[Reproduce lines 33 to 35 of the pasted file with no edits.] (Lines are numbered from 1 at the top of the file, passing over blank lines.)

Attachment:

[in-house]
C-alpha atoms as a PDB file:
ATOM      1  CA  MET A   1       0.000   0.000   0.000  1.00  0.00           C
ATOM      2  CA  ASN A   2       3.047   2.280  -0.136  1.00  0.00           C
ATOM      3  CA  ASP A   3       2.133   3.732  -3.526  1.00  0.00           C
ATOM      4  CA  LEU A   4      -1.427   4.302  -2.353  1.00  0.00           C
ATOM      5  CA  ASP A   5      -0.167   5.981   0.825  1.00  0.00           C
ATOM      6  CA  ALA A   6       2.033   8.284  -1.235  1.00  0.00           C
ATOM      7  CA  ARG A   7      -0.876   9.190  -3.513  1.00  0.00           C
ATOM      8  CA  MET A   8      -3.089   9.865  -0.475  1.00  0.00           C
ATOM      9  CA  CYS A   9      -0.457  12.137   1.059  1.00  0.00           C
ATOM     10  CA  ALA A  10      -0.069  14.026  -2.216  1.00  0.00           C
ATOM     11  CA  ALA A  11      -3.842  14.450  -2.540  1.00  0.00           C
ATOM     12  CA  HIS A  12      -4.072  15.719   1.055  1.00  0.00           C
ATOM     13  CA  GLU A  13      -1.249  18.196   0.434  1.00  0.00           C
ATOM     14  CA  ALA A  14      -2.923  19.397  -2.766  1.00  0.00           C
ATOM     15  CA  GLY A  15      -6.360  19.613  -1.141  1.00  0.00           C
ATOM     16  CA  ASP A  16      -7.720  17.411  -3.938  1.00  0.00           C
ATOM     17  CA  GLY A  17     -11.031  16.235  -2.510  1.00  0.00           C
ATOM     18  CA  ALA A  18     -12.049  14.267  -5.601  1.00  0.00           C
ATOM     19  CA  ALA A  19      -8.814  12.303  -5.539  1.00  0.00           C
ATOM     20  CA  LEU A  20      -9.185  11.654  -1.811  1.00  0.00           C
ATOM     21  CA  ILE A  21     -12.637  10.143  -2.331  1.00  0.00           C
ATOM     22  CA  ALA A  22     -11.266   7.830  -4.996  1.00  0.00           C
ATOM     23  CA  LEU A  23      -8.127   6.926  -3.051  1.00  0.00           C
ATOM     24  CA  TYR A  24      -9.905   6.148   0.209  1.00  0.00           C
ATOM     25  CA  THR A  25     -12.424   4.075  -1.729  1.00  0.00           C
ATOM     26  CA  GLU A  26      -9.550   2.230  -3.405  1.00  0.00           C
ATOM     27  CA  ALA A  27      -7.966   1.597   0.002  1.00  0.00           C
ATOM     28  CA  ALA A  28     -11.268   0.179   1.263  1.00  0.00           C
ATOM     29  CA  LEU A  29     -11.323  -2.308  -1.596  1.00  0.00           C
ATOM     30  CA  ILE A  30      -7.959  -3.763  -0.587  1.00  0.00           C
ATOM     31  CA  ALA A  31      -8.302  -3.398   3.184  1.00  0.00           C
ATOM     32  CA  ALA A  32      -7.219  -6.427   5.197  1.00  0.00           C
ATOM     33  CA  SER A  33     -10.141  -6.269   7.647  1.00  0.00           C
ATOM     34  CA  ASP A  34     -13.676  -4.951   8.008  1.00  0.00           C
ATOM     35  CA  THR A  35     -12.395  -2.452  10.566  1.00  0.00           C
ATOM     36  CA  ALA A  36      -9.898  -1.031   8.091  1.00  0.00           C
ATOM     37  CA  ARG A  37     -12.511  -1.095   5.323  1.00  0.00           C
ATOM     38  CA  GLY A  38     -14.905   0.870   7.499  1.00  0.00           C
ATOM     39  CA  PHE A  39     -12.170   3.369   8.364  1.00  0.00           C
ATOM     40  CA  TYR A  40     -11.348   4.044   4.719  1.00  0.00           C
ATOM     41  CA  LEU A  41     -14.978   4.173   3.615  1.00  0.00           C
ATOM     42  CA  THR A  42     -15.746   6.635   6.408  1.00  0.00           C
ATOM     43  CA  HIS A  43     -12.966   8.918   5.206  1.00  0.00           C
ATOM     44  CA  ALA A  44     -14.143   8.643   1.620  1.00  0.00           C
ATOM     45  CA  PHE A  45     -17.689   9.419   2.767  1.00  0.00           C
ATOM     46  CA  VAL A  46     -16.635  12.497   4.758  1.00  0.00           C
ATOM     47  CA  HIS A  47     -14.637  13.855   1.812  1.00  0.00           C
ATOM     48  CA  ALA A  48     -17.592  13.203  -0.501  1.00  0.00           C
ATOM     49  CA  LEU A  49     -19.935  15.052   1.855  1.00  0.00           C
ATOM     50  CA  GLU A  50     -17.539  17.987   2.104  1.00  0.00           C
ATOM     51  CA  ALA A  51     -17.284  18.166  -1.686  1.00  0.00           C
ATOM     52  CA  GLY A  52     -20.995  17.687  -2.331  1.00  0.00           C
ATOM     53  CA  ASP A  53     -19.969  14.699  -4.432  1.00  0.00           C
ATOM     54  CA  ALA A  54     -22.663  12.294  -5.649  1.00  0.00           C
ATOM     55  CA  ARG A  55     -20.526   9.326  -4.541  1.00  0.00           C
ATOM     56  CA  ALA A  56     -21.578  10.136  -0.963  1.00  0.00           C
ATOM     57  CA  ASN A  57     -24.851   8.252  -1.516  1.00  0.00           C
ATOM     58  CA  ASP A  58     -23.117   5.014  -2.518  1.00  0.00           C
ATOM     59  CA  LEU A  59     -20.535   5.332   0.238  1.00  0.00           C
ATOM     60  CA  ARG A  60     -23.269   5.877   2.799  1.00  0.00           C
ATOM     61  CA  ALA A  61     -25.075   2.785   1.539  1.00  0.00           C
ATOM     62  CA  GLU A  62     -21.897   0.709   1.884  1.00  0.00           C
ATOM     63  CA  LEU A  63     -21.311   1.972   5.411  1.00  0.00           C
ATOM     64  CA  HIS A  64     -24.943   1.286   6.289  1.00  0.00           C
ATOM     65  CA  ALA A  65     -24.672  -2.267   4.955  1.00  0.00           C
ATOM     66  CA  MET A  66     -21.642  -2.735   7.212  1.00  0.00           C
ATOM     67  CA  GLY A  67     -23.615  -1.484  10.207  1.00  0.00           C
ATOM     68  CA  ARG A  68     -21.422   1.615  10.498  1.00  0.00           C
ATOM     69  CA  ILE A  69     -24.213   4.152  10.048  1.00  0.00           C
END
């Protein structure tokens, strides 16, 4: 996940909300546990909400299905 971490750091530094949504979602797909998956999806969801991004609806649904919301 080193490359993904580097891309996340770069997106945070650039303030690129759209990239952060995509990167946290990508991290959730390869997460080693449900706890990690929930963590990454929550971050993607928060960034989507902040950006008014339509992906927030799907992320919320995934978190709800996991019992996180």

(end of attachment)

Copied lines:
ATOM     31  CA  ALA A  31      -8.302  -3.398   3.184  1.00  0.00           C
ATOM     32  CA  ALA A  32      -7.219  -6.427   5.197  1.00  0.00           C
ATOM     33  CA  SER A  33     -10.141  -6.269   7.647  1.00  0.00           C